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The new five pounds coin
Photograph: PA / Aaron Chown

When will the King Charles coins enter circulation?

It’s the biggest change to UK coinage since decimalisation in 1971

Chiara Wilkinson
Written by
Chiara Wilkinson

Since the beginning of King Charles III’s reign, we’ve already seen changes to the UK’s national anthem and news about updated stamps and postboxes. There’s been speculation over whether we will get a new bank holiday to mark his coronation. But perhaps one of the most anticipated changes will be the introduction of the shiny new King Charles III coins, which are already being manufactured by the Royal Mint.

If you’re a budding numismatist – or, like us, you’re just damn curious – here is everything you need to know about the biggest change to UK coinage since decimalisation in 1971.

Which coins will Charles III feature on?

According to the Royal Mint, the King’s portrait will appear on a special £5 Crown and 50p coin, both commemorating the life and legacy of the late Queen.

When will the King Charles coins and banknotes be in circulation for the public to use?

The Royal Mint has already started to manufacture the new coins featuring the portrait of King Charles. We’ll start to see his familiar face on our change from around December this year, when the new 50ps gradually start to enter circulation through banks and post offices across the country. 

Who designed the 50p coin?

The new 50p coin was designed by British sculptor Martin Jennings, and the design was approved by the King himself, who is understood to be pleased with the likeness of the effigy. 

‘It has to be an image that will persist over the years and that will represent the generality of what people imagine monarchy to be about,’ said Jennings. ‘It’s not just a portrait of him, it also needs to contain the role [of King].’

The Royal Mint will produce 9.6 million copies of the 50p coin to mark the Queen’s death at the age of 96. On the reverse of the coin, there’s the same design which originally appeared on coins to commemorate her coronation at Westminster Abbey, back in 1953.

What’s different about the £5 coin?

The reverse of the new commemorative £5 coin shows two new portraits of the Queen – featuring both a younger and older image of her to chart her journey as a monarch from birth to death.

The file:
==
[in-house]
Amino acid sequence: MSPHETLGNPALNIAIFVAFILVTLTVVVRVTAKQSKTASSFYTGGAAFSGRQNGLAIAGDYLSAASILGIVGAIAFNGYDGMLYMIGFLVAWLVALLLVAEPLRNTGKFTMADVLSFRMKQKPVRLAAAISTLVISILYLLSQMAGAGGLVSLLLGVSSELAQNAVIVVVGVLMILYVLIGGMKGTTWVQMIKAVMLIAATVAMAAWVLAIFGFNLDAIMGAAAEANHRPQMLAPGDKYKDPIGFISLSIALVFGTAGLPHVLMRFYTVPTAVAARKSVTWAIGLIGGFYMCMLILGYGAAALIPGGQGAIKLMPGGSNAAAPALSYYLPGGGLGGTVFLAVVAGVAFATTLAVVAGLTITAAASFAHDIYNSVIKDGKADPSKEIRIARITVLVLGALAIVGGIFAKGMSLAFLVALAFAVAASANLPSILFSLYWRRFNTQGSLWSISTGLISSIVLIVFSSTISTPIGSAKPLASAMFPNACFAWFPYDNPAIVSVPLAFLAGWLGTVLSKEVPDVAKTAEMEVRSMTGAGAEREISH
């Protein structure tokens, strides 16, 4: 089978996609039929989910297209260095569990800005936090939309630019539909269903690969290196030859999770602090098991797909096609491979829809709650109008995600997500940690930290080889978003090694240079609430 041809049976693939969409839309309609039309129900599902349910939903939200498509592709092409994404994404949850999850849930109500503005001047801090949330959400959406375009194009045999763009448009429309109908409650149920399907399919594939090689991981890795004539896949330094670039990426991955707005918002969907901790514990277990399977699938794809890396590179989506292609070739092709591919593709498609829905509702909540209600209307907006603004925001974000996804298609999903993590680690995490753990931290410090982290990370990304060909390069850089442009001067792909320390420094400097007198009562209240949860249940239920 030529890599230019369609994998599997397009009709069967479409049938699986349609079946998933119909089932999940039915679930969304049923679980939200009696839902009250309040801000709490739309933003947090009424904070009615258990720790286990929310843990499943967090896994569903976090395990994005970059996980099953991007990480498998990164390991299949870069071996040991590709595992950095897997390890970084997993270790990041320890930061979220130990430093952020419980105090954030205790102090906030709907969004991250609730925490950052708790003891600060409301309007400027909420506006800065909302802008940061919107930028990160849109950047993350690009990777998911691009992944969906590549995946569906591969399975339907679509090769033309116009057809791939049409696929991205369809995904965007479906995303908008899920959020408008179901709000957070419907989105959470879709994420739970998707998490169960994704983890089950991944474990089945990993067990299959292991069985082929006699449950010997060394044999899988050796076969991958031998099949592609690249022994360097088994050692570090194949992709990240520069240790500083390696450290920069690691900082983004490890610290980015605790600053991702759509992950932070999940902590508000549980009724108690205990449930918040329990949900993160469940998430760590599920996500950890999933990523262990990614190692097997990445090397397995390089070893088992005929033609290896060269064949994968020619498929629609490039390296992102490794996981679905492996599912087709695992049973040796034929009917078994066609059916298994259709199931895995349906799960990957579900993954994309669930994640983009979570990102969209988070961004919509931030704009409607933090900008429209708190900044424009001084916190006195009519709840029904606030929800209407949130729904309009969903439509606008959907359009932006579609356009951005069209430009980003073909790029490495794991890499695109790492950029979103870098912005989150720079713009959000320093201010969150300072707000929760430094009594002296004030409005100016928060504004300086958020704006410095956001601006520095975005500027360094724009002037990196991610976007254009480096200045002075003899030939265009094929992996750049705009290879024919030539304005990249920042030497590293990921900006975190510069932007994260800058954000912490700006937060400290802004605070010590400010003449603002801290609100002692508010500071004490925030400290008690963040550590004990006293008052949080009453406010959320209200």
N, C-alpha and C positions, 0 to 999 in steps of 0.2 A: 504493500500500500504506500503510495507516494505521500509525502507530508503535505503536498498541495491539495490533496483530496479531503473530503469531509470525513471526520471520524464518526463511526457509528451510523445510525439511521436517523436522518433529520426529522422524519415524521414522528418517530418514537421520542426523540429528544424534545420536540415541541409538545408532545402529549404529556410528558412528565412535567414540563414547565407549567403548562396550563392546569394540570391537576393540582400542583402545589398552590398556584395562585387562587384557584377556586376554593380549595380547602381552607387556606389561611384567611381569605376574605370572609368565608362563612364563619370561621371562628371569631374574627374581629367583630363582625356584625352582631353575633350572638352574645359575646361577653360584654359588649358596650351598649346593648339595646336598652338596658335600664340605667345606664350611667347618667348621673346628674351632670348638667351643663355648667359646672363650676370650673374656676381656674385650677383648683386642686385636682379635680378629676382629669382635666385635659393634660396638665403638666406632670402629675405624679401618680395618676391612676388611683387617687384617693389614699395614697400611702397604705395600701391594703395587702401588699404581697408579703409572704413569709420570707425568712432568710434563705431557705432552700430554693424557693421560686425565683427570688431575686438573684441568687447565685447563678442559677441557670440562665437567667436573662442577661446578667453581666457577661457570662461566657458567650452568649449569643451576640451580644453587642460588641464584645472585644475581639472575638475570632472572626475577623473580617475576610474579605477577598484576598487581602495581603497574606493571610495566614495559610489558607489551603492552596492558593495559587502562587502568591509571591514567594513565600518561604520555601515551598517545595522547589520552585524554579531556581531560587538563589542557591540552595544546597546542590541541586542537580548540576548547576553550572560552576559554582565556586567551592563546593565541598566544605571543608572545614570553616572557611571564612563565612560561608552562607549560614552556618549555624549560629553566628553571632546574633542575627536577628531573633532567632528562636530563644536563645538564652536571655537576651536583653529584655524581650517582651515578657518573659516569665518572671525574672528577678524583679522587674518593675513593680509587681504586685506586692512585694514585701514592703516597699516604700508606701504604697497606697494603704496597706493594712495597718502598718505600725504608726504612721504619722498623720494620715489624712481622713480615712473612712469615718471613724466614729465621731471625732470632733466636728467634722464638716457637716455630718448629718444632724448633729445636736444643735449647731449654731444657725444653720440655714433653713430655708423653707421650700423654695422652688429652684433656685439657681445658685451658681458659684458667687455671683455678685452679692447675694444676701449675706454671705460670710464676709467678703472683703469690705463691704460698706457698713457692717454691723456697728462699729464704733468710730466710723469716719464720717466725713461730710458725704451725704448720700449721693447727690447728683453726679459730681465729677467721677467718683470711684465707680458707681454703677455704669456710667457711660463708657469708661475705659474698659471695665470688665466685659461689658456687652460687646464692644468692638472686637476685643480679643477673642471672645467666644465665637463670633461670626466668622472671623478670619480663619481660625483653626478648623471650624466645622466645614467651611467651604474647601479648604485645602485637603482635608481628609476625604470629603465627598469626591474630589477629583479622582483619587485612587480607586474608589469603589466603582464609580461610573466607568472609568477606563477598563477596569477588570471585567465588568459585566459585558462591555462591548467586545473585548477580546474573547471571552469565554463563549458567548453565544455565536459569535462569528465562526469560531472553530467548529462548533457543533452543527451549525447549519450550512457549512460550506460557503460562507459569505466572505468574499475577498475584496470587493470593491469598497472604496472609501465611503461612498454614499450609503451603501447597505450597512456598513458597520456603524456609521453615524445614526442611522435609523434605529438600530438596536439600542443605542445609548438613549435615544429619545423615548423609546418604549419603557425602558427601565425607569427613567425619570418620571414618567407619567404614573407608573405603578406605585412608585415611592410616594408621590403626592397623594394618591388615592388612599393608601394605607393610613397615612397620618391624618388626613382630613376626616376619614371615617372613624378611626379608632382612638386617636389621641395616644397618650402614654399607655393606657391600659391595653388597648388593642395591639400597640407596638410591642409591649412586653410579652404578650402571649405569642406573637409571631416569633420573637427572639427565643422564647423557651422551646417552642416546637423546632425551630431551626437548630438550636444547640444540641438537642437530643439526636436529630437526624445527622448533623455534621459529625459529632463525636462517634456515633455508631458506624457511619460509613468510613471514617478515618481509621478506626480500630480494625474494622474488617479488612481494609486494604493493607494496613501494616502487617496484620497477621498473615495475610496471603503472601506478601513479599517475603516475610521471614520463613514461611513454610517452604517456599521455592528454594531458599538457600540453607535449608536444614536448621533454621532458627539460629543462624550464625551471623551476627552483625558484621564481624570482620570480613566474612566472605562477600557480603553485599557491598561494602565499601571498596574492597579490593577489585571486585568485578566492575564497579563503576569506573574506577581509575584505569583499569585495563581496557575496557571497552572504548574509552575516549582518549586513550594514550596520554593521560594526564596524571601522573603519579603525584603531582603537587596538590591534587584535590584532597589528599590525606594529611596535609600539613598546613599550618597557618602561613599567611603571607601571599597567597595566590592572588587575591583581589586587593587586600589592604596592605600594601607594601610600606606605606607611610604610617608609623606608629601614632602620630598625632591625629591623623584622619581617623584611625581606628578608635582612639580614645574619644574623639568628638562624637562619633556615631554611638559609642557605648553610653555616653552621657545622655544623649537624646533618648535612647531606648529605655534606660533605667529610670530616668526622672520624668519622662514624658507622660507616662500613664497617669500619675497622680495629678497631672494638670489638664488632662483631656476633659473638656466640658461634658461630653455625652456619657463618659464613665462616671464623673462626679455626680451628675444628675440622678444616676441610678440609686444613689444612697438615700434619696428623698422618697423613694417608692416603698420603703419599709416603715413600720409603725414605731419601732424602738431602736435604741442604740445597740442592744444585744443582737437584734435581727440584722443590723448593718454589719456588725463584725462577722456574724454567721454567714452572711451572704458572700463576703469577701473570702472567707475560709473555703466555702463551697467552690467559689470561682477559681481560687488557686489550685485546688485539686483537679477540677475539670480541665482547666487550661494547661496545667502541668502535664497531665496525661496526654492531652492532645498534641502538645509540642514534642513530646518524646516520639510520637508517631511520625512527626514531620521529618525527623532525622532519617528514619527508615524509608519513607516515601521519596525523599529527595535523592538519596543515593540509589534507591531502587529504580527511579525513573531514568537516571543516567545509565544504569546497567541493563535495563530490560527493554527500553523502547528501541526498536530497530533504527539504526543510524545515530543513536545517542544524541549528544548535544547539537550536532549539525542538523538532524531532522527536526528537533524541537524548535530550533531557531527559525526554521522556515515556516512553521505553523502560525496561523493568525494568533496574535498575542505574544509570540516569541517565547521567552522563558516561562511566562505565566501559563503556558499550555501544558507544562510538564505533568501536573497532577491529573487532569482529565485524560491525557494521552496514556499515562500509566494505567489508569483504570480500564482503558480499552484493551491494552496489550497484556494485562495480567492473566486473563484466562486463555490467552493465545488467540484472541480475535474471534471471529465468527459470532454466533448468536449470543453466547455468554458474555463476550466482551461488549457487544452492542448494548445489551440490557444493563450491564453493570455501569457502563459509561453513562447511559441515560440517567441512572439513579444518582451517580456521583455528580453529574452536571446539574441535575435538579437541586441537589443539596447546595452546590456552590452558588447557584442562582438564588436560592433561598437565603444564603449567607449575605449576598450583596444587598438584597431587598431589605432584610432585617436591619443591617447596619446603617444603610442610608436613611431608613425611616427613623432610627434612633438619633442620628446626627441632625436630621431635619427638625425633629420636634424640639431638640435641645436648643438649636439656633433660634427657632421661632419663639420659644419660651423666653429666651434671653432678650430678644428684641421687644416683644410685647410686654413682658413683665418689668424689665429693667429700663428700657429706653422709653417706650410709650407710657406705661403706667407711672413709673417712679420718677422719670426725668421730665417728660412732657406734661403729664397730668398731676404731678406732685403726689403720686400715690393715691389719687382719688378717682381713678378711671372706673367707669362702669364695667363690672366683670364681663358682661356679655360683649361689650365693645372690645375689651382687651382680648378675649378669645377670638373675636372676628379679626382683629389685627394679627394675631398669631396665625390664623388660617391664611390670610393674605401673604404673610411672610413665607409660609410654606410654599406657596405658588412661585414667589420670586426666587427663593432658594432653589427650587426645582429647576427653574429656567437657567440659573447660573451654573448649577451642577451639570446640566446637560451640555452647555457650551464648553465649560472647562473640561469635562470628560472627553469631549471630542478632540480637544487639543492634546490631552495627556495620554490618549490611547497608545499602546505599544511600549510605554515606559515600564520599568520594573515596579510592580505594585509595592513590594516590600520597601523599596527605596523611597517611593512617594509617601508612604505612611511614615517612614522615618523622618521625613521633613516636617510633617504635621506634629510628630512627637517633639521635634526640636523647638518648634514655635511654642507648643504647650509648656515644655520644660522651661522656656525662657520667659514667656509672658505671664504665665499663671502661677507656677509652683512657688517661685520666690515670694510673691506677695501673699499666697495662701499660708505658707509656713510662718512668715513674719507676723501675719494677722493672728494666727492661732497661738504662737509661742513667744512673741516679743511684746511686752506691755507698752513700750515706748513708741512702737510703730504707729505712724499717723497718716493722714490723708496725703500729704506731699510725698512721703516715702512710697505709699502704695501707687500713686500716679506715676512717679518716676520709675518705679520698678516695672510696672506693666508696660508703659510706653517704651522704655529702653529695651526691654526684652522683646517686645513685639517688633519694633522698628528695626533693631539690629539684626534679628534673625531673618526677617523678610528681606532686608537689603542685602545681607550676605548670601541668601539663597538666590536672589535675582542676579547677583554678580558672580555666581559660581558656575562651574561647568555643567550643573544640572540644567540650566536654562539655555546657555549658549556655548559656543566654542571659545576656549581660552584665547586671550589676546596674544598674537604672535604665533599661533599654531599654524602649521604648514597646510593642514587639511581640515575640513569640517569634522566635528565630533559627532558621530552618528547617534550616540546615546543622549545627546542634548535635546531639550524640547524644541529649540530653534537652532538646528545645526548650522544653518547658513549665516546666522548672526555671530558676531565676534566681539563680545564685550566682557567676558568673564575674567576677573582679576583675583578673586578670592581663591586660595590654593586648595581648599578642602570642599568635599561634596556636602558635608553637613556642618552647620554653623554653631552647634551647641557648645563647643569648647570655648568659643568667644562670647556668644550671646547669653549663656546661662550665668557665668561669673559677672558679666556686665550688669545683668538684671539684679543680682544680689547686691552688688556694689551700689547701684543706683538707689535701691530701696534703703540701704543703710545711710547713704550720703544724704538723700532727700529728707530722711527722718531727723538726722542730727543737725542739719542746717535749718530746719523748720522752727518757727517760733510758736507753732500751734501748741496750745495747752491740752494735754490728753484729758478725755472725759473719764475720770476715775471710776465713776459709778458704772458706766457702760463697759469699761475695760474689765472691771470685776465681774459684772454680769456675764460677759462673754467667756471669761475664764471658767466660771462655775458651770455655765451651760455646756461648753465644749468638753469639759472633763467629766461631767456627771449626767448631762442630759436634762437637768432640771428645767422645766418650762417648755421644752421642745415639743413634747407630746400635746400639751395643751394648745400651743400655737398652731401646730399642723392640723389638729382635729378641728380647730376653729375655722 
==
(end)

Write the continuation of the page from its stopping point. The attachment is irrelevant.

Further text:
Can I still use old coins and banknotes with the Queen on them?

If you’ve got a load of old change hanging around in a jar somewhere, don’t worry – we’ll still see money with images of  Queen Elizabeth II for quite some time. They’ll still be considered legal tender and accepted as a form of payment. 

How long will it take to phase out coins with the Queen on them?

The old coins will only be replaced once they are worn or damaged, following the wishes of the Royal Family, who asked for minimal waste. It’s likely that we’ll see coins with both monarchs in circulation next to each other for several years, as the mint slowly phases out damaged Elizabeth II coins.

Why does the Queen face right on coins? 

You might notice that the image of the King on the new coins faces the opposite direction from his mother. It’s keeping in line with tradition, when faces are reversed on coins when there’s a new monarch.

Why does King Charles not wear a crown on coins?

Unlike the Queen, King Charles III doesn’t wear a crown in his portrait on the coins. It is tradition for only female monarchs to wear a crown on their coins: Queen Elizabeth II wore a crown on her coins, but her father King George VI didn’t, while Queen Victoria also wore a crown.

ICYMI: farewell to the Ford Fiesta, a car that captured this country’s soul.

Plus: fines for riding trains without a ticket are rising from £20 to £100.

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